Obama, Islam and the American Religious Landscape

Jocelyne Cesari. / Photo: Stephanie Mitchell, Harvard Staff Photographer
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By Michael Naughton
Harvard Gazette/Harvard Divinity School

CAMBRIDGE, MA–On Wednesday, February 3, President Barack Obama visited the Islamic Society of Baltimore, which was his first visit to a mosque in the U.S. while serving as president.

Jocelyne Cesari. / Photo: Stephanie Mitchell, Harvard Staff Photographer
Jocelyne Cesari. / Photo: Stephanie Mitchell, Harvard Staff Photographer

During his visit, Obama said that “An attack on one faith is an attack on all our faiths,” and added, “We have to be consistent in condemning hateful rhetoric … none of us can by bystanders to bigotry.”

Harvard Divinity School communications reached out to Visiting Professor of Religion and Politics Jocelyne Cesari, director of Harvard’s Islam in the West Program, for insight about Obama’s visit, its significance, and why she believes it comes too late in his presidency.

HDS: What message does this send about the place of Muslims in America?

JC: It is a way to say that Muslims are a legitimate component of the American religious landscape, which is an important message in the current rise of Islamophobia. At the same time, it comes late, too late, since Obama has not expressed any strong opinion vis a vis Islam and Muslims in the U.S. over his two terms. It may be because some Americans still think he is a Muslim, and that he can be perceived as partial.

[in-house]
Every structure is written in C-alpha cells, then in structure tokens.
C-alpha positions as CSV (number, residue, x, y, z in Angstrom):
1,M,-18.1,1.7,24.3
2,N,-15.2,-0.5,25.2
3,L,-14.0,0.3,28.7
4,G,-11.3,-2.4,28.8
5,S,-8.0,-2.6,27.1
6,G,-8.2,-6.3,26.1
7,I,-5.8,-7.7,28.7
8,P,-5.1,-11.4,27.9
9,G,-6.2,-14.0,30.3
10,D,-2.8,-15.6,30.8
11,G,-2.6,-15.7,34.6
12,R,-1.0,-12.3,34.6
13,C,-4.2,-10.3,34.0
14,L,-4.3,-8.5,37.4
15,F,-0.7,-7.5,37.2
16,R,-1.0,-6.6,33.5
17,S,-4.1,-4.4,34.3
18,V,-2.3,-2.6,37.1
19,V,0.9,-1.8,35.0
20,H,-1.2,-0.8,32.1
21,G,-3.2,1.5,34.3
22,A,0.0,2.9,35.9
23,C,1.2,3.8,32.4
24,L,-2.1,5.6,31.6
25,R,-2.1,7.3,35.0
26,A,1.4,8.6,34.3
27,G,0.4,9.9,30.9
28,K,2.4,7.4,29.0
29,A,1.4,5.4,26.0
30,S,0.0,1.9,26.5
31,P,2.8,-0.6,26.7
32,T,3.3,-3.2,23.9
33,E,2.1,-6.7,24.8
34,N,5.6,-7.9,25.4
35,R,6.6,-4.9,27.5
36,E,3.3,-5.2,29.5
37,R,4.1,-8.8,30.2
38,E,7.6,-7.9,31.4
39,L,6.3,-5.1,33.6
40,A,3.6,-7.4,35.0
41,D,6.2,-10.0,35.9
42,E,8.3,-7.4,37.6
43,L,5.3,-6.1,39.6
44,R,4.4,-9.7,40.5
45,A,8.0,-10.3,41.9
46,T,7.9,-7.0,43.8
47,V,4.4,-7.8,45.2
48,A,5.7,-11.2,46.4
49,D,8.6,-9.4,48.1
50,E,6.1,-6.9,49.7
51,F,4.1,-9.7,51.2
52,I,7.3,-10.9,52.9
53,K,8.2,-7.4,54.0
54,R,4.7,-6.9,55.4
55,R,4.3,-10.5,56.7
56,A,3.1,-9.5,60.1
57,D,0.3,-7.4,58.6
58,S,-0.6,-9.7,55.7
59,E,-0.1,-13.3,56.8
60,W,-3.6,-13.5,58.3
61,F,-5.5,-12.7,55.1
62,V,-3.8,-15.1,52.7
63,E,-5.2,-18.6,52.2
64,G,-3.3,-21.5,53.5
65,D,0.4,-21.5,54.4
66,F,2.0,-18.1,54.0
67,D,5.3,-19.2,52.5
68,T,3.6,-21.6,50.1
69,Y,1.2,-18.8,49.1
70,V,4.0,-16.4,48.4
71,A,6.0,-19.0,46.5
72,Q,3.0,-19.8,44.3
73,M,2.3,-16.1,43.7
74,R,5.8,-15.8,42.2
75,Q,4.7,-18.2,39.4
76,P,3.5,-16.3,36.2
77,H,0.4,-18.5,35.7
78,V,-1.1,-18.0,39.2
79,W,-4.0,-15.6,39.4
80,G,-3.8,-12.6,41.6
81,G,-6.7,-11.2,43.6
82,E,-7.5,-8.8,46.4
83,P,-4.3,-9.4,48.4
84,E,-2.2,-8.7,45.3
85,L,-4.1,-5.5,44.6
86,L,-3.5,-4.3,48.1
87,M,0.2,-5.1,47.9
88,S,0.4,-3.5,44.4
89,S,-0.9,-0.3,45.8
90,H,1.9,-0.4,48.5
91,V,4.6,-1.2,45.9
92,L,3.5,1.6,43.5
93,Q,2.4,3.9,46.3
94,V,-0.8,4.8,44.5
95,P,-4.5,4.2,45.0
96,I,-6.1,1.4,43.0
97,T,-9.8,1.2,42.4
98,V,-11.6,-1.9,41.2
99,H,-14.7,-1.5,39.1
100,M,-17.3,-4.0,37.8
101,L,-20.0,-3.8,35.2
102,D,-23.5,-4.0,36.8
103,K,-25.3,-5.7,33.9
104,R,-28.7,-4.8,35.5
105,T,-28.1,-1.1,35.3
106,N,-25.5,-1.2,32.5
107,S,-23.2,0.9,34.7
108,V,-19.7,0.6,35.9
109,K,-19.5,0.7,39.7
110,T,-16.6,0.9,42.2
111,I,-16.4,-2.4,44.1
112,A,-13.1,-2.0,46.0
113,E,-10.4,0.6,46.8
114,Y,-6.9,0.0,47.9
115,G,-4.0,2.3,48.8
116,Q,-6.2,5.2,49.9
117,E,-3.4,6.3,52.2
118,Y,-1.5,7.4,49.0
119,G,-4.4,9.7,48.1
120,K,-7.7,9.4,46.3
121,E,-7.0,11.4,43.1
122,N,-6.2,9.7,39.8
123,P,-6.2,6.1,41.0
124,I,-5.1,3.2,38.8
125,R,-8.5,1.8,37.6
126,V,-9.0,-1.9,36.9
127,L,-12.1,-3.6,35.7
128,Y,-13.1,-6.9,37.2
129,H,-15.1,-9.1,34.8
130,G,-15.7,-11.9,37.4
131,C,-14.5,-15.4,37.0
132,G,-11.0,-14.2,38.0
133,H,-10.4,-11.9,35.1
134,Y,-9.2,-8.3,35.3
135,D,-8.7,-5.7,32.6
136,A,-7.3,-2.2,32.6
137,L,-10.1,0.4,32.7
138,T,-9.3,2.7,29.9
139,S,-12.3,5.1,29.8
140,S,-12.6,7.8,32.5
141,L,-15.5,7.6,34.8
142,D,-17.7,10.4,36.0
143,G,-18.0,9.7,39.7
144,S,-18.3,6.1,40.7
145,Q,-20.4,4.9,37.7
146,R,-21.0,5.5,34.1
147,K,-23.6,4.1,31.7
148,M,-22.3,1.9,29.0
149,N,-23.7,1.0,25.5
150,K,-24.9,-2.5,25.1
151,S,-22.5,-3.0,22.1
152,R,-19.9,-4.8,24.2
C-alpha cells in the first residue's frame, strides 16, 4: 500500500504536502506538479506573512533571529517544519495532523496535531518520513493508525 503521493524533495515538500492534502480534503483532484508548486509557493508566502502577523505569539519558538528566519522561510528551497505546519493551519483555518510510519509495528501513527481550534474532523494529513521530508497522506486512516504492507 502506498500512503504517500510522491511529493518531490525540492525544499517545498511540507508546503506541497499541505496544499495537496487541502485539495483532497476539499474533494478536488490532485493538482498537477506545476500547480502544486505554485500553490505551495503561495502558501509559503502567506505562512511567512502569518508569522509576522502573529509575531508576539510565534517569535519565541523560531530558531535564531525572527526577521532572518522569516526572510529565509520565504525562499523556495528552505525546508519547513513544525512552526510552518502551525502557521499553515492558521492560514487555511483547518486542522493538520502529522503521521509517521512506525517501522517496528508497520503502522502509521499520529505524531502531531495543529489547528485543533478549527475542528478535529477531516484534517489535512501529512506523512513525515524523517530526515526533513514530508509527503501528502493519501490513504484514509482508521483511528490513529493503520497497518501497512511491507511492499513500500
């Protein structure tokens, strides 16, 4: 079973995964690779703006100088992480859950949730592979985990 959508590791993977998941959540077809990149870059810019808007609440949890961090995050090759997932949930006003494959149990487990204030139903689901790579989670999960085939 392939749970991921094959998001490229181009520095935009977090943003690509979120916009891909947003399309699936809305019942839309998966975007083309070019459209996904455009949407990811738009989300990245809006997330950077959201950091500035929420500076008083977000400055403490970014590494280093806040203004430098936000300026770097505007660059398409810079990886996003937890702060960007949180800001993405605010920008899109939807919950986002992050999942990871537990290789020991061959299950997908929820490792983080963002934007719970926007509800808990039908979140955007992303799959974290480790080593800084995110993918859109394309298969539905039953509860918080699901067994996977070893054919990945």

HDS: How will this be viewed by various Muslim groups outside the U.S.?

JC: It will not have a great impact outside the U.S. The Cairo speech at the beginning of his presidency has the potential to be much more influential, but it was not followed with any real policy implementing the principles enunciated in the speech.

HDS: What are the key differences between being a Muslim in America and being a Muslim in the Muslim world?

JC: Most Muslims live under authoritarian rule, which implies regulation and control in most aspects of life, including religion, so the major difference is freedom, freedom of speech, and freedom of religion.

HDS: Is there any historical precedent among heads of state in the western world for this type of visit to a mosque?

JC: Presidents in Western Europe have visited mosques at different occasions.

HDS: How does this visit differ from the one President George W. Bush made in 2001, days after the 9/11 attacks, during which he said “The face of terror is not the true faith of Islam. That’s not what Islam is all about. Islam is peace”?

JC: The visit by Bush was related to the beginning of the war on terror and hence aimed at reassuring Muslims that they would not be the target of this war simply for being Muslim. The visit by Obama takes place at a time of virulent political discourses against Islam, depicted as uncivil and illegitimate in the U.S. This visit will therefore be interpreted as a message of inclusion and recognition of Islam as part of American civil religion.

(This article is reproduced here with permission from Harvard Gazette.)



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